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WATCH NOW: Construction market continues to face supply shortages and price increases because of the pandemic

WATCH NOW: Construction market continues to face supply shortages and price increases because of the pandemic

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Virginia Tradition Builders LLC is building an addition to a home on Westham Parkway in Richmond, Va., Wednesday, June 30, 2021. Video by Alexa Welch Edlund/Times-Dispatch

Steven Roberts, a home remodeler in the Richmond area, says he has had trouble getting supplies of certain types of oak hardwood flooring since May.

“It is hard to come by,” said Roberts, owner of Virginia Tradition Builders LLC. “It is very common in many older homes that we remodel. It has gone up at least 20% to 25% in cost this year.”

It isn’t just flooring and lumber that have increased in price or been in short supply in the construction market over the last year.

Builders in the Richmond region report supply shortages and higher prices for numerous different products that go into residential and commercial buildings.

It has happened as many Americans — stuck working at home — decided to do home renovation work such as adding a deck or a room for an office or renovating a kitchen or bathroom while demand for new houses also remained strong.

Not just lumber mills, but factories that make materials for plumbing, drainage, windows, siding and electrical wiring were shut down during the early days of the COVID-19 pandemic, leading to gaps in the supply chain.

“The prices are just killing you,” said Tinh Phan, founder of PNC Companies, a Hanover County-based construction contractor, about the rising prices for materials. “The cost of windows and lumber just skyrocketed. We are just going to have to continue to do things to survive.”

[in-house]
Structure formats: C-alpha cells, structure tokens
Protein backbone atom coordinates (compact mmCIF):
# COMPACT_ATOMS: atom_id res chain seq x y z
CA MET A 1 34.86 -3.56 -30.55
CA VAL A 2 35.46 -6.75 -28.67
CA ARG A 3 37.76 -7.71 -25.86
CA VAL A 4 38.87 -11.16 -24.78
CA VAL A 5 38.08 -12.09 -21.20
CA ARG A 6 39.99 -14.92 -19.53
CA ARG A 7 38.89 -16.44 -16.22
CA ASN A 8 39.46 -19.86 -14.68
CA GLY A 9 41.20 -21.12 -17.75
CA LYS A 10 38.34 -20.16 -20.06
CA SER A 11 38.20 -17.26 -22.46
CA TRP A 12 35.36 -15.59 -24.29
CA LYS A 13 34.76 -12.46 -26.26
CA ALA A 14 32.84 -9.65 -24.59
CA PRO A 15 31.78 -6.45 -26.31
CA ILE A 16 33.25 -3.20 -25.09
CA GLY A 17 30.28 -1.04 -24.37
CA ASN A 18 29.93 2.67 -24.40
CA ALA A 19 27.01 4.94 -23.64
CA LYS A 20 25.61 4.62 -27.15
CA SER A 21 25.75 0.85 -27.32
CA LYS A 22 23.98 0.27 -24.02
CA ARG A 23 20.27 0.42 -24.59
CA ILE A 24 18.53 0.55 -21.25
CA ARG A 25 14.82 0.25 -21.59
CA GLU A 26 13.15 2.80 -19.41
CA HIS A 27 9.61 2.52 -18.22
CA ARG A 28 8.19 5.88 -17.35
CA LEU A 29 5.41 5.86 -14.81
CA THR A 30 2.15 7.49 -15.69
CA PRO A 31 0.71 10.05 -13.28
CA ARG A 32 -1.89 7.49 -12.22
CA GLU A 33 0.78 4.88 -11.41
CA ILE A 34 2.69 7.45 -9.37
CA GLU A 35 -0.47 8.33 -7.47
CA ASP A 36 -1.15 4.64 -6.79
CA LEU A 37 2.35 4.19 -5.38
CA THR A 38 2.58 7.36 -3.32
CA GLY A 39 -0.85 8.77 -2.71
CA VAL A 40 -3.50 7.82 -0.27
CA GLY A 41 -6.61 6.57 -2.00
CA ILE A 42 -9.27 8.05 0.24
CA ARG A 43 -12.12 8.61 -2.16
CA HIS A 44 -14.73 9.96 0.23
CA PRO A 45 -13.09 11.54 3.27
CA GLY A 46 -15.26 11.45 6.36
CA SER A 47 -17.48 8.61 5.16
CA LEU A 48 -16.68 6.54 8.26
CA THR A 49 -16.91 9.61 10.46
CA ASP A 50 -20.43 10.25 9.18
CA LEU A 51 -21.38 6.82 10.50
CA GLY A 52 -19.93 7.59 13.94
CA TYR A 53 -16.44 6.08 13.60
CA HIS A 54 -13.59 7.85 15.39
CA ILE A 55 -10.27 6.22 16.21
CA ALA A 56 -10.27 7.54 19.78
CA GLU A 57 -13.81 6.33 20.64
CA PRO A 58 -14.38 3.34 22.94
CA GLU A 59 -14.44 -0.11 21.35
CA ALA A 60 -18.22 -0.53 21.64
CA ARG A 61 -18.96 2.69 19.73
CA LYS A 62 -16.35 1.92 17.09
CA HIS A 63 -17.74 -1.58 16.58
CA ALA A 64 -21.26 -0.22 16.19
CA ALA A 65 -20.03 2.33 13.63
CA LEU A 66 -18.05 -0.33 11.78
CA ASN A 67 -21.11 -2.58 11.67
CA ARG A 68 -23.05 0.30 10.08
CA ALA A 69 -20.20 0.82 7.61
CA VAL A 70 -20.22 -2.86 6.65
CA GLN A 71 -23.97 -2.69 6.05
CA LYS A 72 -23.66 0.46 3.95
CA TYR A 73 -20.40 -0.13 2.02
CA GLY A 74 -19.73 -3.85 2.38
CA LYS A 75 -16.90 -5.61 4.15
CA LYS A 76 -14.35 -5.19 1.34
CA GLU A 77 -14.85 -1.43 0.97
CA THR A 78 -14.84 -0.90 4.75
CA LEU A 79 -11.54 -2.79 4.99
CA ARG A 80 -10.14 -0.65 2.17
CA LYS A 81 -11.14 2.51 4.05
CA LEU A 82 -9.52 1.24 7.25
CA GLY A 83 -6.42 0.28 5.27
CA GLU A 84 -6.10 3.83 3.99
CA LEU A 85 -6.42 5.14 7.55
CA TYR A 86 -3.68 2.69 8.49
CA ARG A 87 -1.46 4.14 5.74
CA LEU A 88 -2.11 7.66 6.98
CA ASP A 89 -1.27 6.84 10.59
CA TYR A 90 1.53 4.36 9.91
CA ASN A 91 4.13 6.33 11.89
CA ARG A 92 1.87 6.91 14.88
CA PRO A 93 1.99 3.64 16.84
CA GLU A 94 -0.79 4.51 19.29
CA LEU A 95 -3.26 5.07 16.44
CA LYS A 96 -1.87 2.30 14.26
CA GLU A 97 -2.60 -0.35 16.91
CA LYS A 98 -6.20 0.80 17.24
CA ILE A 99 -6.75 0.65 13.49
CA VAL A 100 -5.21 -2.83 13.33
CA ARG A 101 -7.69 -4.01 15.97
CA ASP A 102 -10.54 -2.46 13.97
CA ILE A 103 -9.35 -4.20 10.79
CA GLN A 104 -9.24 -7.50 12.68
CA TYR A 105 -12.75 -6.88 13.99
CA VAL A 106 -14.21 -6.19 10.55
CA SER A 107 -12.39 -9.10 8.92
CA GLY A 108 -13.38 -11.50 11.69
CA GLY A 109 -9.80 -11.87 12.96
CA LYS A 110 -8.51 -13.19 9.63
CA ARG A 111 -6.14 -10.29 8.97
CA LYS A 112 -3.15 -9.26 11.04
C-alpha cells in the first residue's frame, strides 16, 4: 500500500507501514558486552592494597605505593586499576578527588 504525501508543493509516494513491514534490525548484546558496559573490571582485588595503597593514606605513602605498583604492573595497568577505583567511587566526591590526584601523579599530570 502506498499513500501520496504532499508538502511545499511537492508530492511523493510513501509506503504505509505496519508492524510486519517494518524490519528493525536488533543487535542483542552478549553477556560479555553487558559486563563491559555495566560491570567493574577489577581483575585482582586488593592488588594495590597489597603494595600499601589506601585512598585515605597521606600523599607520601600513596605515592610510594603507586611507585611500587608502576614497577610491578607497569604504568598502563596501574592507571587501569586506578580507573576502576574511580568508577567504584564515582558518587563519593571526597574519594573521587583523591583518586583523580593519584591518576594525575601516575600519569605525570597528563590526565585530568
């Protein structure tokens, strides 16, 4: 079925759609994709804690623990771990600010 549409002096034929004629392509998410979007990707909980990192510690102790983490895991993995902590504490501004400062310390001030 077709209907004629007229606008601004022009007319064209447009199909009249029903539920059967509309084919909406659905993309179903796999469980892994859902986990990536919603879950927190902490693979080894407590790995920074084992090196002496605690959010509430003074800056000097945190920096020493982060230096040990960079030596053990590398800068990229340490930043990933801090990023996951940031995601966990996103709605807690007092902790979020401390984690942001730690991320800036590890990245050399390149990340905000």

Freezing weather in Texas earlier this year contributed to the shortages because many building supplies come from factories in that state.

“There was a water heater shortage in February and March because so many homes in Texas had frozen water heaters,” Roberts said. “There are some paint shortages going on now. Some of the ingredients in paint were stored in warehouses down there and those were ruined.”

Delays and price increases could last into next year, some builders and suppliers say.

Hunter Lansing, CEO of Henrico County-based Lansing Building Products, a major supplier of windows, doors, siding and roofing to the construction market, said he remains optimistic that the construction market will still be strong.

“I think this is going to shake out OK for the building products space,” Lansing said. “I still don’t think we are keeping up with the overall demand for household formation. That underlying factor is really important for our space.”

Finer Homes Inc., a Chesterfield County-based builder of homes, has felt the pressure from lumber costs that jumped as much as 400% during the COVID-19 pandemic, along with supply delays for products such as heat pumps.

“It definitely has been a challenging market,” said Debbie Stoddard, a co-owner and vice president of the company. “The hardest thing we are facing is with some of the shortages. You don’t know when things are going to hit you. Heat pump units have been delayed to our heating contractor on some houses. You have to have the heat in the house to acclimate the hardwood floors. Everything starts getting backed up. That is what everybody has been experiencing.”

“Luckily, our buyers have been very patient,” she said.

Yet, demand for new buildings remains strong, builders say, even as the pandemic has pushed up prices.

“I feel like the demand will continue to be strong,” said Spen Custis, a division president in Virginia for homebuilder Eastwood Homes. “The challenges for us now are more about making sure we can build the homes in a timely manner.”

Some builders get stuck swallowing the increased prices for projects they contracted to do before the pandemic, which hurts their bottom line. Others have put escalation clauses in their building contracts to pass on rising prices to buyers.

Custis, who also is vice president of the Home Building Association of Richmond, said Eastwood Homes has shifted its business model slightly toward selling more pre-built homes so that costs can be controlled. Typically, it would take about six months to build a home, but that time is now being stretched to eight or nine months.

While people can still order a home before building, “we have shifted more to building inventory homes and having them ready at framing and pricing them, mostly to make sure we have materials and the home will be finished for folks,” he said.

“There is definitely no playbook for the things we have run across” in terms of price fluctuations, he said.


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